After the unexpected death of his wife, Irish author C.S. Lewis wrote in A Grief Observed, “No one ever told me that grief felt so like fear, the death of a beloved is an amputation,” that is why Grief Support in Aurora is there for you.
Grieving with Purpose
- To accept the reality of the loss
- To process the pain of grief
- To adjust to a world without the deceased
- To find an enduring connection with the deceased in the midst of embarking on a new life
Six Signposts Along Your Journey
Before identifying these six signposts, Dr. Joseph reminds his readers of three very important things:
- You are not on your own
- Trauma is a normal and natural process
- Growth is a journey
Signpost #1: Taking Stock
Are you physically well? Are you getting enough sleep and eating the right foods for optimum health? Have you received the kind of medical, legal, or psychological help you need? What is your current condition: physically, spiritually, and emotionally?
Signpost #2: Harvesting Hope
People traumatized by loss often feel hopeless. It’s hard to get up in the morning and thinking about the future sparks pessimism and negativity. Find inspiration in the stories of personal growth written by others; set goals and practice hope as you set out to achieve them.
Signpost #3: Re-Authoring
Learn to tell your story differently. Take the victim mentality out of the story of loss you tell yourself and others and replace it with the word survivor to return to a sense of control over your life.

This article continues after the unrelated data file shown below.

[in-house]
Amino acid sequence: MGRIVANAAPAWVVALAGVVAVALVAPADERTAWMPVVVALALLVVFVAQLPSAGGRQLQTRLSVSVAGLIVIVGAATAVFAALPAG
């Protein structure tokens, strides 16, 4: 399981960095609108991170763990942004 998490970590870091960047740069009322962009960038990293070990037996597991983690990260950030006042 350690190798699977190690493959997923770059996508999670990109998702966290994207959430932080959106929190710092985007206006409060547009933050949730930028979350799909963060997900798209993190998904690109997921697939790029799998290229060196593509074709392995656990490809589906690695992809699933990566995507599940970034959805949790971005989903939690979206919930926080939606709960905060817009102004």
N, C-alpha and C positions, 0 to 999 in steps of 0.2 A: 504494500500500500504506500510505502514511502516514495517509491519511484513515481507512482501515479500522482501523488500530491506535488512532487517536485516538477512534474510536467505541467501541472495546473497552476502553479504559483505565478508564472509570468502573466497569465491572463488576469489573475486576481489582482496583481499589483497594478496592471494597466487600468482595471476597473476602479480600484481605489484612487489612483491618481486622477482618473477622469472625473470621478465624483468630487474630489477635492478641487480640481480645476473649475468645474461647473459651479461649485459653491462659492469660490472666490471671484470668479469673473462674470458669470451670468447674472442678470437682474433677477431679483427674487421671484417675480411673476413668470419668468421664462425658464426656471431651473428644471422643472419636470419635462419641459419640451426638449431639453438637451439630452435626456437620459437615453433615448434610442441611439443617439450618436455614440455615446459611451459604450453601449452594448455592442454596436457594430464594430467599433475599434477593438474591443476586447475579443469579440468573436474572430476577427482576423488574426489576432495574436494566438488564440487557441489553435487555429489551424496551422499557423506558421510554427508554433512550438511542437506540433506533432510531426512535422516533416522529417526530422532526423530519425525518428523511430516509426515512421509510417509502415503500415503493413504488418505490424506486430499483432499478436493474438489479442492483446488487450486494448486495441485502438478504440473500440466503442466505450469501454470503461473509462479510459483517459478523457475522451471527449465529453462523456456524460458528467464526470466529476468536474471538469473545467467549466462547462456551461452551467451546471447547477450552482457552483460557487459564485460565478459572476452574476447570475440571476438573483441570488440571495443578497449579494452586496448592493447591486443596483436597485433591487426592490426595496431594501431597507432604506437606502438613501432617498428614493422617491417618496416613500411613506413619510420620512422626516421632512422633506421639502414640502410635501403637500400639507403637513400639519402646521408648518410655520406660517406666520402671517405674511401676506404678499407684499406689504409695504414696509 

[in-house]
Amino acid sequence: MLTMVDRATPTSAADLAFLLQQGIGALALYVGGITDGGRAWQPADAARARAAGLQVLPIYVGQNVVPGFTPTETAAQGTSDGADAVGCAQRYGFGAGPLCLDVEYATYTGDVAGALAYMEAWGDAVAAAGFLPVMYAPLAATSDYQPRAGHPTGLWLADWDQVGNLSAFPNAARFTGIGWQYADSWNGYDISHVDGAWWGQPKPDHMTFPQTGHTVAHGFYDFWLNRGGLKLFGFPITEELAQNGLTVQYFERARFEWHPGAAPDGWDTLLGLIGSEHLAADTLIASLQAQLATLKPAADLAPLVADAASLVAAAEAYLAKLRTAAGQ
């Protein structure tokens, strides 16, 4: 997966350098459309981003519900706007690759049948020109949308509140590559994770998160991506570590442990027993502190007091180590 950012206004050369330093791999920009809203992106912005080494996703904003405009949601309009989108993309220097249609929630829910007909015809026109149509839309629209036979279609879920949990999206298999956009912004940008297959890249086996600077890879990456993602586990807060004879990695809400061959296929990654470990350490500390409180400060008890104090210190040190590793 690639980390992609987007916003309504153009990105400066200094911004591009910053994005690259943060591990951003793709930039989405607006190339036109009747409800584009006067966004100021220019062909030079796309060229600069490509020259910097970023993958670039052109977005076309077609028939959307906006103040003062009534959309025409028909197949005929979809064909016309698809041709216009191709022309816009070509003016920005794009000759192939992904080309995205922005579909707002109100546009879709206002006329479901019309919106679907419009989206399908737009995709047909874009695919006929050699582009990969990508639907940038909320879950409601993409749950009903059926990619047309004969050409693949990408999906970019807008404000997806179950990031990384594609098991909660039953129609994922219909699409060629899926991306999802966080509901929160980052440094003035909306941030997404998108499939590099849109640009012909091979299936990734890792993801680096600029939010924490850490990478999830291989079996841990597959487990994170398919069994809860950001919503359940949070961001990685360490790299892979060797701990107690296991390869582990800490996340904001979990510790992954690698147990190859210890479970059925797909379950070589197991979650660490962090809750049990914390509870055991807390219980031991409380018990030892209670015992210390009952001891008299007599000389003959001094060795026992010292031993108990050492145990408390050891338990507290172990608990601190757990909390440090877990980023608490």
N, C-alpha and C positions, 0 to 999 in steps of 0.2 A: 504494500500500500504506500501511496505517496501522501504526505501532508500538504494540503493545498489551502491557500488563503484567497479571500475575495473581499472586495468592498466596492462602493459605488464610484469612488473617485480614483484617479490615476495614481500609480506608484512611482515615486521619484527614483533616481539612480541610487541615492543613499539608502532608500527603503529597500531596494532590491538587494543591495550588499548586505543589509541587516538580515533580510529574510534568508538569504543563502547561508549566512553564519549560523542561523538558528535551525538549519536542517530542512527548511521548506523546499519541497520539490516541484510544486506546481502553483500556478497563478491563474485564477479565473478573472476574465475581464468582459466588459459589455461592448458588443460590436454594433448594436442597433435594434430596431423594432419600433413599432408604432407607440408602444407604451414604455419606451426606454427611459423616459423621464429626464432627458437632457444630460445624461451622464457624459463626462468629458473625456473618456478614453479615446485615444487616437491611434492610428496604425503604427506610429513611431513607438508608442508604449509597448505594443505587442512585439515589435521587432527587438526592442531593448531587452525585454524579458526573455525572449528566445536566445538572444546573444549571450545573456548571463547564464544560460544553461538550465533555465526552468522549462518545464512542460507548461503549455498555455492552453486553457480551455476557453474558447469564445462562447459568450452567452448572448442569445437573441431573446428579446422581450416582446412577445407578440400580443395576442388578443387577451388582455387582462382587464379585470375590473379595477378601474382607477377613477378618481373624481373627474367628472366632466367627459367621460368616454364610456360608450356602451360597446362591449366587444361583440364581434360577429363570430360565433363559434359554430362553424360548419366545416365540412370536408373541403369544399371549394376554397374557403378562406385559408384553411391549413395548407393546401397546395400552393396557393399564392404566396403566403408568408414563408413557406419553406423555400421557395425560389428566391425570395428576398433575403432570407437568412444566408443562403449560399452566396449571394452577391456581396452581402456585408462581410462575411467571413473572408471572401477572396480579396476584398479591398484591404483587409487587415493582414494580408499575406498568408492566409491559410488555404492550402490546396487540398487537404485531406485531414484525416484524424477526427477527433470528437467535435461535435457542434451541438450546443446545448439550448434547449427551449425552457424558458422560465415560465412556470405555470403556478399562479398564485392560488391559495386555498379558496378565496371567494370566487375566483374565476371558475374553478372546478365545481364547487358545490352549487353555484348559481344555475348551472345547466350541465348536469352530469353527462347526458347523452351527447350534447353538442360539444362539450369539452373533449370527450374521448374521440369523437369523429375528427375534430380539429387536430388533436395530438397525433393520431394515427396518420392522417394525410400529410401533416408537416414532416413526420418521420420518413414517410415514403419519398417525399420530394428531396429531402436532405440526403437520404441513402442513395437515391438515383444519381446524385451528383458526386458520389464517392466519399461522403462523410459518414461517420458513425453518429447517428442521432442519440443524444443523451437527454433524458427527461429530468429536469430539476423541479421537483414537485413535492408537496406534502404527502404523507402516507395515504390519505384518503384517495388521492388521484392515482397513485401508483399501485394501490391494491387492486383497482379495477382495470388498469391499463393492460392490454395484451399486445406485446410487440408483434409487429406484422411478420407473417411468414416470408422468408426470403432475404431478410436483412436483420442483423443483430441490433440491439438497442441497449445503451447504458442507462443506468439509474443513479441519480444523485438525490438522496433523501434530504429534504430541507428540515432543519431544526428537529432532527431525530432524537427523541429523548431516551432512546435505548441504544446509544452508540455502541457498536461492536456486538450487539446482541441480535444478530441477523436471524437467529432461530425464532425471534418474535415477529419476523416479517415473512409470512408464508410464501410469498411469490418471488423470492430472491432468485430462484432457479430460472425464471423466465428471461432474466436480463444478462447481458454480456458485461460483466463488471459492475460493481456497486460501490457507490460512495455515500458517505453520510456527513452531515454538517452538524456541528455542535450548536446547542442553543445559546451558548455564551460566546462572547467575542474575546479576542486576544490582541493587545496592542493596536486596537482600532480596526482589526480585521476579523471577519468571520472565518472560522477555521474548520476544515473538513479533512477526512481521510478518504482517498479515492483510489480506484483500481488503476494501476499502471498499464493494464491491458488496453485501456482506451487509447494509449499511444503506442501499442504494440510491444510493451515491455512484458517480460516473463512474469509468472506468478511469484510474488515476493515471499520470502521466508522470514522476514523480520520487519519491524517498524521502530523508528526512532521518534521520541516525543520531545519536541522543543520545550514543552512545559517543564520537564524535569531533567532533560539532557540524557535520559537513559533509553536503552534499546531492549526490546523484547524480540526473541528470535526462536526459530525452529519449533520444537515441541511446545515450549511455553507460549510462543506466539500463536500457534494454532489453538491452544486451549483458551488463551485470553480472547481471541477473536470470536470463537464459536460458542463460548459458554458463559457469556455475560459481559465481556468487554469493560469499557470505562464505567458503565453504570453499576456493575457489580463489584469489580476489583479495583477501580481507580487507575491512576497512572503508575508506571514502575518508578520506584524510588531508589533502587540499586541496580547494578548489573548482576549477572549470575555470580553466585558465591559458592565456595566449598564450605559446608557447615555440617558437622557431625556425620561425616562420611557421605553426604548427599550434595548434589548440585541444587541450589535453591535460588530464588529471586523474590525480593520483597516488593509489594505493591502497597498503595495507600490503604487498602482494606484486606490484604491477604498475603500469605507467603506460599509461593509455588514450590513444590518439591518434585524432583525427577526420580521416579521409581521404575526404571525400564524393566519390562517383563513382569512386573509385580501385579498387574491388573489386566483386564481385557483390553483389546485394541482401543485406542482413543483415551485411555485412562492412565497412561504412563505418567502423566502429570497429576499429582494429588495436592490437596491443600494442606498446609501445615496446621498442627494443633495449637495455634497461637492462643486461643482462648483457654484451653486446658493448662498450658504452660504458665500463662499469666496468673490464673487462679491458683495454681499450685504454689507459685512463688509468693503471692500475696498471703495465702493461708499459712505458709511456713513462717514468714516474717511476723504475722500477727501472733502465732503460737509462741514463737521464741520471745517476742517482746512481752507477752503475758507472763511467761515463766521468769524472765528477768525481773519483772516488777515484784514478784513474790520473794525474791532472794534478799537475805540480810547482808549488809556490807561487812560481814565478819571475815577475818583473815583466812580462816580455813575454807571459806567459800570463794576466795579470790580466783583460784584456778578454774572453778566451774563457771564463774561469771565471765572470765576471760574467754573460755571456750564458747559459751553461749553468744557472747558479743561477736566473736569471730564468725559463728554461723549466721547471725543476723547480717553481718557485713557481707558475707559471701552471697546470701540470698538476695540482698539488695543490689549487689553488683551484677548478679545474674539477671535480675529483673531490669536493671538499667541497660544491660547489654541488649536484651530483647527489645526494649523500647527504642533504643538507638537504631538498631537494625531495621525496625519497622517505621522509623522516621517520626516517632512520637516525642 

Signpost #4: Identifying Change
Keeping a daily diary can help you to see the small changes within more easily. You can also track those moments when you feel at your best and identify the conditions that brought them about. Identify and nurture the positive changes in your life throughout your bereavement journey.
Signpost #5: Valuing Change
Review these changes, identifying the ones that you’d like to continue to nurture. Personal transformation requires it. Growth is encouraged when we take time to think about what we have gained from loved ones and when we find a way to use what we have learned to give to others.
Signpost #6: Expressing Change in Action
Express your growth in new behaviors or, more simply, put your growth into action. When you think in terms of concrete actions, it helps make the growth experienced within your bereavement real to you.
Ending Denial and Finding Acceptance
Acceptance May Seem Out of Reach
For many, acceptance means agreeing to reality. Most of us, when we lose someone dear to us, simply don’t want to agree to it; we actually have an aversion to agreeing and accepting. So, let’s use a different word—try “adjustment”, or “integration”. Both words focus on the purposeful release of disbelief. Someone who has integrated the death of a loved one into their life has cleared the path to creating a new life; a pro-active life where a loved one’s memory is held dear, perhaps as a motivating force for change.